Last Sunday still haunts me. It was a sobering reminder of the reality beyond our cotton candy world of celebrity obsession and escapism. My husband and I visited the Museum of Man’s display of Instruments of Torture.
Coincidentally, yesterday Israel Los Angeles (@IsraelLA) tweeted this: “On the evening of #Holocaust Remembrance day, 6 Survivors light a torch in memory of 6 million Jews. Read their stories http://dld.bz/cvQPq” The link goes to an article which has photos of the six survivors of the Holocaust accompanied by video testimony, too. Torture has a long and gory history.
My husband and I lost some of the gaiety of being on vacation and celebrating ten-years of marriage when we began our walk through the display. A lot of instruments of torture were accompanied by illustrations and a short history lesson. Some of these instruments are still used today. One in particular continues to make me shudder.
The skull crusher (pictured above) had a chin rest at the display. The chin and head are positioned inside and the cap is screwed down until first your jaw and teeth break, then, like a water balloon, everything inside your skull squirts out from the pressure. This particular brand of torture is used today in other countries, but with one small change. They now pad the chin area so the torture device leaves no mark. Others, like the guillotine and the sword also caused me to wince.
According to historical reports, when a person’s head is cut off, they are alive and aware for a few seconds. This happens when a sword cuts off the head, too. Nobles and the wealthy could afford a seasoned swordsman to cut off their heads, but peasants were often given to the apprentices who hacked off shoulders and skulls before getting to the neck. Because some of the instruments on display are still used today, I had to wonder if any Christians in the world suffered this kind of torture. Ironically, we saw the Museum of Man’s Instruments of Torture on Easter Sunday.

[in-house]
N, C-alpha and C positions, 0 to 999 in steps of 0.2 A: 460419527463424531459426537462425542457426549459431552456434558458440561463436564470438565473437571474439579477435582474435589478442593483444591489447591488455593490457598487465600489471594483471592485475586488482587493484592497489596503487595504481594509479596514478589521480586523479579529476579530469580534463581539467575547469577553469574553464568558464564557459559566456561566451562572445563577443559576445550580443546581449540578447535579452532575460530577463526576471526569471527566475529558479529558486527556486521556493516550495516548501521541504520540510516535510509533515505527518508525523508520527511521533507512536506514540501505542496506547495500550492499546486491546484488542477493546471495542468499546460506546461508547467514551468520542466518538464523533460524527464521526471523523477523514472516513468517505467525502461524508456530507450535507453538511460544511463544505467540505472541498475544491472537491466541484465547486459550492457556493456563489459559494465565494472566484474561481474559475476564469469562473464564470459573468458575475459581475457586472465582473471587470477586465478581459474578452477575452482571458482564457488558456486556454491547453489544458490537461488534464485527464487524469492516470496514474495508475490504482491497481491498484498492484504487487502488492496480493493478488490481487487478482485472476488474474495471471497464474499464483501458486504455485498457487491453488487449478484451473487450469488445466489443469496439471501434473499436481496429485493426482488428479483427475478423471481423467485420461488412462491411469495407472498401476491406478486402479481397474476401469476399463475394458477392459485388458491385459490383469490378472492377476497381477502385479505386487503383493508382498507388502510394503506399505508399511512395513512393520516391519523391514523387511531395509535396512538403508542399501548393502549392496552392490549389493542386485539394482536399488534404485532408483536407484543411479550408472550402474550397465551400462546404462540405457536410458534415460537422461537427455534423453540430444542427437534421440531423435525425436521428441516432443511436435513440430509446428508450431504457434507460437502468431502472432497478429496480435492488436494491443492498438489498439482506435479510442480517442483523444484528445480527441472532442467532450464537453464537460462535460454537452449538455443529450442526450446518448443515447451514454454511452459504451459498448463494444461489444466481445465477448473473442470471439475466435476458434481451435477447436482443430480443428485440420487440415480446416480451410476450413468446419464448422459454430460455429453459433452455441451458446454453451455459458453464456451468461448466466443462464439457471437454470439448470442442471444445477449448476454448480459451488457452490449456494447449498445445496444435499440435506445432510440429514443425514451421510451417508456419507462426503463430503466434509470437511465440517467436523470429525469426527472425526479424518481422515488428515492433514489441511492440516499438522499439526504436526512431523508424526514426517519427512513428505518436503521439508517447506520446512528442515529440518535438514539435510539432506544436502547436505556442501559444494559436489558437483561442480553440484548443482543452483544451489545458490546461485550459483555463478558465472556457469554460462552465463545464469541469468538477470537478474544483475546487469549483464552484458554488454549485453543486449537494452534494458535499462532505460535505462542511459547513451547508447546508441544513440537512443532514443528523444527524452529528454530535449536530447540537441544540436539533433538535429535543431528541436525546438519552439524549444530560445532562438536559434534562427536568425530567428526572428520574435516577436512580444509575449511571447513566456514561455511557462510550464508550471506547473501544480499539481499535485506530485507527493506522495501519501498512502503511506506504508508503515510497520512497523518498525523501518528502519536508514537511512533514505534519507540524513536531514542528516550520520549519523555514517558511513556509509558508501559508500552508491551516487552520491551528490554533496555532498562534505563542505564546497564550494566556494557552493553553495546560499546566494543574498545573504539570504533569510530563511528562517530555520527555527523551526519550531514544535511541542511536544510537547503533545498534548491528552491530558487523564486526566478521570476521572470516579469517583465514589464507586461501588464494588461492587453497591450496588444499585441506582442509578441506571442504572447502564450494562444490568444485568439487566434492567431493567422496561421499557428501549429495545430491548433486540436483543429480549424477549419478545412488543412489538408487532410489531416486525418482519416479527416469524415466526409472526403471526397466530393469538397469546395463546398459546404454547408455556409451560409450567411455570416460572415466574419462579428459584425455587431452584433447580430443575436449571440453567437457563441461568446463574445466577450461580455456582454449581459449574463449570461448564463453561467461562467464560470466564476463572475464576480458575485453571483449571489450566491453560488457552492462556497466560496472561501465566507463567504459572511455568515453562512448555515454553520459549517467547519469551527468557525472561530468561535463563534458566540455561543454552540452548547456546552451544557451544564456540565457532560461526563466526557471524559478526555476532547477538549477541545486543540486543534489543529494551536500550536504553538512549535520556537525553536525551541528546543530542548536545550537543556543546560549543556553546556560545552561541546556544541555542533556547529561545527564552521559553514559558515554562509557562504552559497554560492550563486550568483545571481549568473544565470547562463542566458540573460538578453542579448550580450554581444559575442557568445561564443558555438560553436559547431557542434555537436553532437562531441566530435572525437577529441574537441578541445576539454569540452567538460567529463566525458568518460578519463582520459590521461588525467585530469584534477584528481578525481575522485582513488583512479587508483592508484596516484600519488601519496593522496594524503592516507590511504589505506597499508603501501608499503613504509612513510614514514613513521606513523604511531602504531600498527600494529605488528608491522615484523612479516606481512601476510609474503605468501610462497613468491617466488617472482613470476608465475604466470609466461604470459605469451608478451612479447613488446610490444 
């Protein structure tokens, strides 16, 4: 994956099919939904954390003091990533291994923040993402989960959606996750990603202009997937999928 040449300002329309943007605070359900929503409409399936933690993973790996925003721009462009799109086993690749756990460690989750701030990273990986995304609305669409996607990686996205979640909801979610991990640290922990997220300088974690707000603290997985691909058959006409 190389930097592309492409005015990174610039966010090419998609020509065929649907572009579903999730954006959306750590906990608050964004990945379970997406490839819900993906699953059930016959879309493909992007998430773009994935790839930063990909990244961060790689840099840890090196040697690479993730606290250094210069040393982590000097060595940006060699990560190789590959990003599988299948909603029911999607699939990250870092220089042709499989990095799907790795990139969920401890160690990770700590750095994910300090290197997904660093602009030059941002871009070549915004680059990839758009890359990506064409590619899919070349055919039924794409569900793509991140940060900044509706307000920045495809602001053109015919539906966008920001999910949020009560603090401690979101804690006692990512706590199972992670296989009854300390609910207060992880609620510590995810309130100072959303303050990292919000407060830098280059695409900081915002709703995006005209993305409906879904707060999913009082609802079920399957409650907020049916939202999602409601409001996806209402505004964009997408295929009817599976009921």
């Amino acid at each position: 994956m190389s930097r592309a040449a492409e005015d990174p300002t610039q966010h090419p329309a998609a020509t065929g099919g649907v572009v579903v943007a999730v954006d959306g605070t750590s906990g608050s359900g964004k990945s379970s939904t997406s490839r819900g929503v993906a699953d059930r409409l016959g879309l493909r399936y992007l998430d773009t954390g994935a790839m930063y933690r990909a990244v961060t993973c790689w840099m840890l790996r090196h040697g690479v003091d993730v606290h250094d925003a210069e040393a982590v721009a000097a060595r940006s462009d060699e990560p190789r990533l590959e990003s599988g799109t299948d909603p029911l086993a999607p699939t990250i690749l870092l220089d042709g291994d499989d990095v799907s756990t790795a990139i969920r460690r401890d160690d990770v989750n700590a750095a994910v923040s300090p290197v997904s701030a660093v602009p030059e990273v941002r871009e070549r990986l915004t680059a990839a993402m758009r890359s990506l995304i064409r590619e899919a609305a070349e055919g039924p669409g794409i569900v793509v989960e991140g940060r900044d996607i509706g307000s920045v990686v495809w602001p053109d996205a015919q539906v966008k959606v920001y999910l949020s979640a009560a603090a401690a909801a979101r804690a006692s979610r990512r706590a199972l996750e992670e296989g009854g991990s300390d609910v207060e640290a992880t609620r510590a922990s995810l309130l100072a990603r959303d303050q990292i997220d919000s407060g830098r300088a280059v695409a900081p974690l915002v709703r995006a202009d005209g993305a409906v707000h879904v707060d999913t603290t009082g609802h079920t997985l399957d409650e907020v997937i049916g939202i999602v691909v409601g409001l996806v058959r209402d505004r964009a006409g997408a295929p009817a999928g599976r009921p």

Interestingly enough, the crucifix wasn’t on display or mentioned. However, the darker side of human nature reminded me of Steve Reed’s comment how many Christians in our country are unprepared for suffering. Others in hostile countries are better prepared than America. I pray we never as Christians have to endure the torture seen on display at the Museum of Man or ever experience what the Jewish people endured in the Holocaust.
In our cotton candy world, we watch baseball, play on the internet, read leisurely on our favorite chairs, or enjoy a coffee someplace with friends beneath the freedom of the American flag. While comfort and freedom make enduring tough times more difficult, I would not as a human being pray for the kind of suffering our Christian brothers and sisters endure in other parts of the world. If suffering does come, I pray my faith is strong enough to withstand the kind of devices on display at the Museum of Man.
What stories of suffering have encouraged you in your tough times?